Here is an image of a 1mm graticule that is sub-divided into divisions of 0.01mm (10 micron). The image was made with the scope set to max (6.2) zoom, giving an FOV of ~3.6mm. With the crop factor of 1.6 designed into the camera by Canon, I think the FOV captured across diametrically opposed corners of the complete APS-C pixel field should be 3.6/1.6 ~ 2.2mm? The shot shows that the maximum image capture along the maximum dimension of the APS-C sensor is only ~1.3mm, or only just over 1/3 of the ideal match to the FOV. So.... if we put an x0.5 relay lens in the adapter, replacing the x1 presently fitted, that should give an approx. a 1.8mm lens view, reducing the crop factor to 1.8/1.3 (about 1.3). This is better than the 1.6 crop factor which Canon inflict on those who use their APS-C fitted cameras as a microscope imager. Does that sound right to you? If so, and if one could obtain 0.3 relay lens, than the match of FOV to image capture dimensions would be close to the best possible.

Other main points of interest are that for this very limited type of imaging, neither ISO setting (at least up to 1600) nor long exposure noise reduction nor high ISO noise reduction has a significant impact on resolution. Similarly, there is no apparent effect on resolution by capturing the image as RAW or by using the camera's JPEG algorithm - there is, however, marked benefit in processing RAW files to improve other image qualities before saving as a JPEG.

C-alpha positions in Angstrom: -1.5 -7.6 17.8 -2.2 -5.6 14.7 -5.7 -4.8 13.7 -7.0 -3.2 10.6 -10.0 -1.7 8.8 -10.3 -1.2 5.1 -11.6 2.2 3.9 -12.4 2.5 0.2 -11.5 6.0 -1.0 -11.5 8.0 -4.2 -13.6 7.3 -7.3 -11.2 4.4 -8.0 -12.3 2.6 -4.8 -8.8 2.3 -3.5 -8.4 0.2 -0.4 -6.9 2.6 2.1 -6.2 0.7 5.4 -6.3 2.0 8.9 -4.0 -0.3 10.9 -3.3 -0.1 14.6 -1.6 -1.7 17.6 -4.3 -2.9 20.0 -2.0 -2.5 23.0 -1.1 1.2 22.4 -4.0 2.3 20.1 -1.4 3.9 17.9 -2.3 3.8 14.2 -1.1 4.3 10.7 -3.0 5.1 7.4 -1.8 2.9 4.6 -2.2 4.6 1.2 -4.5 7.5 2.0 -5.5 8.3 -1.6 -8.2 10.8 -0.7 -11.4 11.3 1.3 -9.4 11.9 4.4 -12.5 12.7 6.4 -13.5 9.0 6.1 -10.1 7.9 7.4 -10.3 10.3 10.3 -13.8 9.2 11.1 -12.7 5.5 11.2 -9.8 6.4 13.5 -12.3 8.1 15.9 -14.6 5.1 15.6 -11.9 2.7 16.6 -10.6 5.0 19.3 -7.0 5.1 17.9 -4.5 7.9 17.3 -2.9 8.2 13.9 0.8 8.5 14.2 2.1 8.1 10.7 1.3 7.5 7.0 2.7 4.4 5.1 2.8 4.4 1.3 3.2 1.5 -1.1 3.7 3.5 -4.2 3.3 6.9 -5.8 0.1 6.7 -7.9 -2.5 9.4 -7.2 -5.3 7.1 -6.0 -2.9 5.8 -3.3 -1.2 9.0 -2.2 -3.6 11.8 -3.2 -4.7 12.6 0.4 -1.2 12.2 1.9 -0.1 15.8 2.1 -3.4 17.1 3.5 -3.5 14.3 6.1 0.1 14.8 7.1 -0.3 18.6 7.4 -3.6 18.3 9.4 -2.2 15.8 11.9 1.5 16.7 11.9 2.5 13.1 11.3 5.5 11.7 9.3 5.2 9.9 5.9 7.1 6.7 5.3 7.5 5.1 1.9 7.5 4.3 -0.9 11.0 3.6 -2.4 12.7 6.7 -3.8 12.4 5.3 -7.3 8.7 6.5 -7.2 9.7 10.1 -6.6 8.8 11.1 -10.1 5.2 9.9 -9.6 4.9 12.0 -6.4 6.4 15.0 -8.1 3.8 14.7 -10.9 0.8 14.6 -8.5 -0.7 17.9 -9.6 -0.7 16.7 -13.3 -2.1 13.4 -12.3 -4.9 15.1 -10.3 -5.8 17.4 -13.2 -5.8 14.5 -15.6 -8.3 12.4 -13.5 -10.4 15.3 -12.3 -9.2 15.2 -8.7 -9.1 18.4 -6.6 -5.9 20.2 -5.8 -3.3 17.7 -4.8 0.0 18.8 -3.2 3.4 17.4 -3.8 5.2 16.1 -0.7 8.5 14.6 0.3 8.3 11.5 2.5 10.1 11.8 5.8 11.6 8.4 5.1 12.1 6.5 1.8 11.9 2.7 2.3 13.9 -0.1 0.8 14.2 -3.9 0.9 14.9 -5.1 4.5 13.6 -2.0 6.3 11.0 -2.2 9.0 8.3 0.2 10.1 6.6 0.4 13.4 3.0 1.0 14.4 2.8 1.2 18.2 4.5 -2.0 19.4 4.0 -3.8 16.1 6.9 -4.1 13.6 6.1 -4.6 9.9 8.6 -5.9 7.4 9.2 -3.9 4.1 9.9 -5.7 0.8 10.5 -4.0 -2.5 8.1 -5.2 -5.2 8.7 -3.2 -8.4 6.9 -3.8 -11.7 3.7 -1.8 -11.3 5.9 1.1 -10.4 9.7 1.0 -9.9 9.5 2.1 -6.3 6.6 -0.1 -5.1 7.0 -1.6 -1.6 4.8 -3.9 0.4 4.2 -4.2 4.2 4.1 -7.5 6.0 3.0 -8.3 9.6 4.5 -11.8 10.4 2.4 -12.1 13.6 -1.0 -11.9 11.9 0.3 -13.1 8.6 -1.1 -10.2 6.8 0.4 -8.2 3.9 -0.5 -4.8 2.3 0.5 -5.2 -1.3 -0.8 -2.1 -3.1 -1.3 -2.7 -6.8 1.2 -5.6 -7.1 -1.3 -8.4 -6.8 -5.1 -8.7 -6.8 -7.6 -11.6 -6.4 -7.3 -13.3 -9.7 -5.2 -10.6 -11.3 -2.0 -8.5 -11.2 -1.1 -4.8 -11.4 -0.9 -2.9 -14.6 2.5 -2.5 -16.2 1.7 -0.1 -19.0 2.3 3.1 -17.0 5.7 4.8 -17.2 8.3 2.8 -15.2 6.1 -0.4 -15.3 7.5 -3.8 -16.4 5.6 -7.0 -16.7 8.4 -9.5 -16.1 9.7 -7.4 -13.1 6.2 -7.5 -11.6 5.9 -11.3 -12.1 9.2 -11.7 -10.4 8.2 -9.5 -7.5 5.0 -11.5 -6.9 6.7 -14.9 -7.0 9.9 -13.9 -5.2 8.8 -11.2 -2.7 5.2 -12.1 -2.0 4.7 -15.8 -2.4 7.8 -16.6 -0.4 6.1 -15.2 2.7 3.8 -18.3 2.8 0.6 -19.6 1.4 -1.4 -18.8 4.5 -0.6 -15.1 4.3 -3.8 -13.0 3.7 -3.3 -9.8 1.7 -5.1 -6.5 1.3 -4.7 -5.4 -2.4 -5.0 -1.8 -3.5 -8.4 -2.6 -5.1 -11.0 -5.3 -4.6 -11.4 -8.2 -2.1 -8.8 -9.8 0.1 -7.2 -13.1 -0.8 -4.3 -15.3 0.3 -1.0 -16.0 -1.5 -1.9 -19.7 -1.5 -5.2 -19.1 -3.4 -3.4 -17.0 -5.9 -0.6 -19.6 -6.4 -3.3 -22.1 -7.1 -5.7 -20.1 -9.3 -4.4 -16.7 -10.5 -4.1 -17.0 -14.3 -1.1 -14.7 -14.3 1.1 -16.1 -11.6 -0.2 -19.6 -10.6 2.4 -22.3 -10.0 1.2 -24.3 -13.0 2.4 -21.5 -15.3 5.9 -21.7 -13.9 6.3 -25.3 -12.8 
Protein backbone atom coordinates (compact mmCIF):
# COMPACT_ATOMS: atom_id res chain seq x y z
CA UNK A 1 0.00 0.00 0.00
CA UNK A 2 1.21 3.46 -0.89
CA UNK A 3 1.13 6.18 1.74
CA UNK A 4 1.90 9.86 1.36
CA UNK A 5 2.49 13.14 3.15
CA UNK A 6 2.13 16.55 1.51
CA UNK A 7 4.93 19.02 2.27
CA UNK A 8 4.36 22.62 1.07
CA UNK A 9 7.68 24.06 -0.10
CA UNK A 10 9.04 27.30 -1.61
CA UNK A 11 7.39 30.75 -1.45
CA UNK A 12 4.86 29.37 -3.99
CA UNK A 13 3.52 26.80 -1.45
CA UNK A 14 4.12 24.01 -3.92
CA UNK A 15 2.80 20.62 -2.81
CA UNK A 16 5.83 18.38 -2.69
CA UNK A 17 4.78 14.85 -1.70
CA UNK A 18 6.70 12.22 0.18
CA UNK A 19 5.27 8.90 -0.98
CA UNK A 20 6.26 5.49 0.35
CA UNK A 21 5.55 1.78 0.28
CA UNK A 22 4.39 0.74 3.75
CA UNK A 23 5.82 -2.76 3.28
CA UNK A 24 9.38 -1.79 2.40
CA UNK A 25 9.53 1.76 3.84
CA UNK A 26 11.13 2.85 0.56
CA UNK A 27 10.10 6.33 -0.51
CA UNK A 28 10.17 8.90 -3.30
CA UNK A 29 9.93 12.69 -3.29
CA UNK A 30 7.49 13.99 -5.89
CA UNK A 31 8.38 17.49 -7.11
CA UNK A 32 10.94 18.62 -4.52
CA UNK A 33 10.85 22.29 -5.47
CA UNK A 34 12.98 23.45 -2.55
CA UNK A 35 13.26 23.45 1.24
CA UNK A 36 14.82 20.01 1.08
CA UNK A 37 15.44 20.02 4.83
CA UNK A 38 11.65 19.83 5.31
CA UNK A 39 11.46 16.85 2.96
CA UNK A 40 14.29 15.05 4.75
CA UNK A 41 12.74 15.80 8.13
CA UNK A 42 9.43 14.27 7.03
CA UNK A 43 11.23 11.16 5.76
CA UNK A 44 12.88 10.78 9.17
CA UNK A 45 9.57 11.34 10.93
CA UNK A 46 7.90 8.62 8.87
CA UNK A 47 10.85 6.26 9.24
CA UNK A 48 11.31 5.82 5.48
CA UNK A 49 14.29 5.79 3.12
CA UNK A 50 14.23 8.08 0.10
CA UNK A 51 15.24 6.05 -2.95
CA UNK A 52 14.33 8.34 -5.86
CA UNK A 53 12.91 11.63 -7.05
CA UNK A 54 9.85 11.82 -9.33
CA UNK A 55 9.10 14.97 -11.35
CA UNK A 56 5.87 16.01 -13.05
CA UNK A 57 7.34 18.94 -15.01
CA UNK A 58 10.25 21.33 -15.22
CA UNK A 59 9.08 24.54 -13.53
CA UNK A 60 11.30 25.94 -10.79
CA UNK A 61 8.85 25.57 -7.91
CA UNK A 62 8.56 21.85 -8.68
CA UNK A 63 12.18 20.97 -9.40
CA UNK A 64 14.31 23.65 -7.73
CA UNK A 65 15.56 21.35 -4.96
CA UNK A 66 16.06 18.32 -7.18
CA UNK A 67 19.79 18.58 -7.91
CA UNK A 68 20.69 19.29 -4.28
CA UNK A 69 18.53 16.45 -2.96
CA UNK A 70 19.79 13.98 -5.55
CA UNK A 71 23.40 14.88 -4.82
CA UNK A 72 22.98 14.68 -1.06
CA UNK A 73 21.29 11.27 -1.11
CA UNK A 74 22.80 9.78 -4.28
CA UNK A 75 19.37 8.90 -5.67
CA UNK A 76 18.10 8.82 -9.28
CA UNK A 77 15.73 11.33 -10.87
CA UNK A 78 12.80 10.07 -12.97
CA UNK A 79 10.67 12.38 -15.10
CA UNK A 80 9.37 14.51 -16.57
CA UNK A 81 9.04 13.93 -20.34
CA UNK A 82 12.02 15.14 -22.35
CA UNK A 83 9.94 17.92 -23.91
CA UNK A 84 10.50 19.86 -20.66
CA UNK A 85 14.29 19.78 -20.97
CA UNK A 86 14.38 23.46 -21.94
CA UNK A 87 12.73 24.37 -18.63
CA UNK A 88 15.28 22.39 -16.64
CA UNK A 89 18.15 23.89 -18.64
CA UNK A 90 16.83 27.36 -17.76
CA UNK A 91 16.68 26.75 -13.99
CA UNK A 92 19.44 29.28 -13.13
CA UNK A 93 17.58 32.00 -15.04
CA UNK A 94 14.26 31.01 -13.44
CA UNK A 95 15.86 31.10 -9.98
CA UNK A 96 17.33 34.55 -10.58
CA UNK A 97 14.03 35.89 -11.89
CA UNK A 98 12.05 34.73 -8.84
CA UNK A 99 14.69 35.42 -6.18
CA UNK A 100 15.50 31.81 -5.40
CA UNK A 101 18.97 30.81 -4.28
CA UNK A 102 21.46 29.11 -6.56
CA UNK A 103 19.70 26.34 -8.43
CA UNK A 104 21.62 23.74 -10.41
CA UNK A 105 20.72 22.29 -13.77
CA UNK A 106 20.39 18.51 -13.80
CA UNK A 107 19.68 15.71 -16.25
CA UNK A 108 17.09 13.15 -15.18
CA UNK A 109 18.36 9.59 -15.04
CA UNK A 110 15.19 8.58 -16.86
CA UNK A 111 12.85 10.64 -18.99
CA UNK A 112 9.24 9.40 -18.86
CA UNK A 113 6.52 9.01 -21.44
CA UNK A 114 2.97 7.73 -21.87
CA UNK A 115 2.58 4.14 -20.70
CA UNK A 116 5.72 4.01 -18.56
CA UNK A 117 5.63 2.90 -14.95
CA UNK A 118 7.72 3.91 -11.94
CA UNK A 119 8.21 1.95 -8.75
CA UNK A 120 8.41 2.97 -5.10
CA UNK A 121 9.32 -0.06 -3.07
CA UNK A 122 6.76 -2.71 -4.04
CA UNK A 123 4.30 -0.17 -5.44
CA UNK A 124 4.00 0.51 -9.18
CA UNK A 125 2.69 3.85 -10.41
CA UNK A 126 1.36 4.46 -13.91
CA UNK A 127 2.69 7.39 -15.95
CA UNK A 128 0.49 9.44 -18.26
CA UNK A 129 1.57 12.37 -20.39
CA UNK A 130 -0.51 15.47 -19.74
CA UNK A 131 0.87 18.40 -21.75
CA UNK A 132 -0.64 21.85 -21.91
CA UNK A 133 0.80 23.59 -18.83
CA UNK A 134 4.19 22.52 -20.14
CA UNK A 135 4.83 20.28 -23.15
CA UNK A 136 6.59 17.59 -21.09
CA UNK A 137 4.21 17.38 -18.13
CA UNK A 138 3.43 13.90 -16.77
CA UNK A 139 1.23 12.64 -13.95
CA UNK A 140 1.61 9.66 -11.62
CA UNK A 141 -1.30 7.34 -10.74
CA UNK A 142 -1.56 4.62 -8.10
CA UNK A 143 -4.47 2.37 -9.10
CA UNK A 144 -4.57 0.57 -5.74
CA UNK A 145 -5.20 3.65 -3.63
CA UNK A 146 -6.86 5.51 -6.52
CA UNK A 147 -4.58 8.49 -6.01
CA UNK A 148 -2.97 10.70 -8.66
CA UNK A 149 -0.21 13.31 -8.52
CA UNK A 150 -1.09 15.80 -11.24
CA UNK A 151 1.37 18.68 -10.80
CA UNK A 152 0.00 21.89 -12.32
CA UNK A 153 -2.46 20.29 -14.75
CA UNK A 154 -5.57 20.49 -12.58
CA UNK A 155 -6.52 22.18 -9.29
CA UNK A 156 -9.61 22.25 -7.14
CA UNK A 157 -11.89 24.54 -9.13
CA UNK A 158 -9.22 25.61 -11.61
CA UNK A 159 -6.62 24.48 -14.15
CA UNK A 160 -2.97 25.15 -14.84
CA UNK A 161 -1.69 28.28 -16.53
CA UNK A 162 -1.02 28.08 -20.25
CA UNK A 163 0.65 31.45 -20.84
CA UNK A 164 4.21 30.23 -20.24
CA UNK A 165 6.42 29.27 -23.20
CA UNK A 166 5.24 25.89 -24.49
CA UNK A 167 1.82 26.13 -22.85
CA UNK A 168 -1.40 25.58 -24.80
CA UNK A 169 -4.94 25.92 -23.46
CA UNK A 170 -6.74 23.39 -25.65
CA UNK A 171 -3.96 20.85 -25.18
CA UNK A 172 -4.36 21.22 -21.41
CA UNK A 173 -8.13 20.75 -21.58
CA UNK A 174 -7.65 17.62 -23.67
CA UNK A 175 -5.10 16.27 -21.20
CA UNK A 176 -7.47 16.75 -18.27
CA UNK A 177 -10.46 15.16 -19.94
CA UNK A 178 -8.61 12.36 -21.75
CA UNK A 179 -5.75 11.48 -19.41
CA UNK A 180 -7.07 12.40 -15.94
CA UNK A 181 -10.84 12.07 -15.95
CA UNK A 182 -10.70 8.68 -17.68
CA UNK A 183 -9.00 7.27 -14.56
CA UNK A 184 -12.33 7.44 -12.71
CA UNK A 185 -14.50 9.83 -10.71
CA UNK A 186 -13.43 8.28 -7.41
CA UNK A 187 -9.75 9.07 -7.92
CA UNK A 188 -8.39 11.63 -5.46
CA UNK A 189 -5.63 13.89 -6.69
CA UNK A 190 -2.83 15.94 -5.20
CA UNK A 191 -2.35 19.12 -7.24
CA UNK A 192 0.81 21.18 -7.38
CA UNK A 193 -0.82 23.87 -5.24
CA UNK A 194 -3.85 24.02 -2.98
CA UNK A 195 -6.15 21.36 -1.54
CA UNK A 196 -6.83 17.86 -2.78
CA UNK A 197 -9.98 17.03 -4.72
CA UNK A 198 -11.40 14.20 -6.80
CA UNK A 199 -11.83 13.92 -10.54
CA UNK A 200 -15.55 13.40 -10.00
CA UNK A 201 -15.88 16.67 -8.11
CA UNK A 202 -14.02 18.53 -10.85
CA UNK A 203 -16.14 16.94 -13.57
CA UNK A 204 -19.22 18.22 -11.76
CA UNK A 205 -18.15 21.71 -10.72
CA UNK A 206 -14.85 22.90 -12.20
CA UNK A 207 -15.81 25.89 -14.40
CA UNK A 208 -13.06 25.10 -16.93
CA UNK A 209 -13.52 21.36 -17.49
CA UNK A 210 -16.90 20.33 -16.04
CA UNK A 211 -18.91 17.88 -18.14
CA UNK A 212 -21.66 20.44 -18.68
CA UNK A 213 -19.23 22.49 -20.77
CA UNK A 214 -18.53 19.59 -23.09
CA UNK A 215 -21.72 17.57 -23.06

I now understand 4-5 micron to be about the maximum resolution that a microscope of this general specification is capable of and this my setup is delivering from about x6 zoom upwards. Interestingly, Airy ring artefacts of approx 5 micron diameter are appearing in the image field at a zoom factor of 5.0 and above but these can only be clearly identified as such (concentric rings of light and dark) at the maximum zoom and resolution.

Just one more session at this I think to maximise the image quality and then into discussions with the camera adapter manufacturer to discuss the way ahead.

Many thanks for your further thoughts on vibration. As well as this, there must also be a point at which even small thermal change results in pixel switchings? Perhaps one's level of concern is determined by the level of accuracy at which one needs to work. To continue with my previous comparison with the use of an analytical grade of scale. With a gm 4DP level of accuracy both vibration and temperature change require control and sometimes compensation. With care, I can manage well enough in *my* home environment, thanking my lucky star that I do not have a gm 6DP scale, for I know that to use such to its full capability would require me to install expensive levels of environmental monitoring and control. As regards photomicroscopy, I am still discovering the environmental controls I require. To date - and as you commented - long exposures seem to cope satisfactorily with shutter vibration. It's also free and easy to manage smiling smiley Thermal disturbance of the uniformity of RI in hydrocarbon immersion fluids I have yet to crack. Commonsense tells me that the answer must good quality IR filtering- but it remains another thing on the long 'to do' list.

Best,
Owen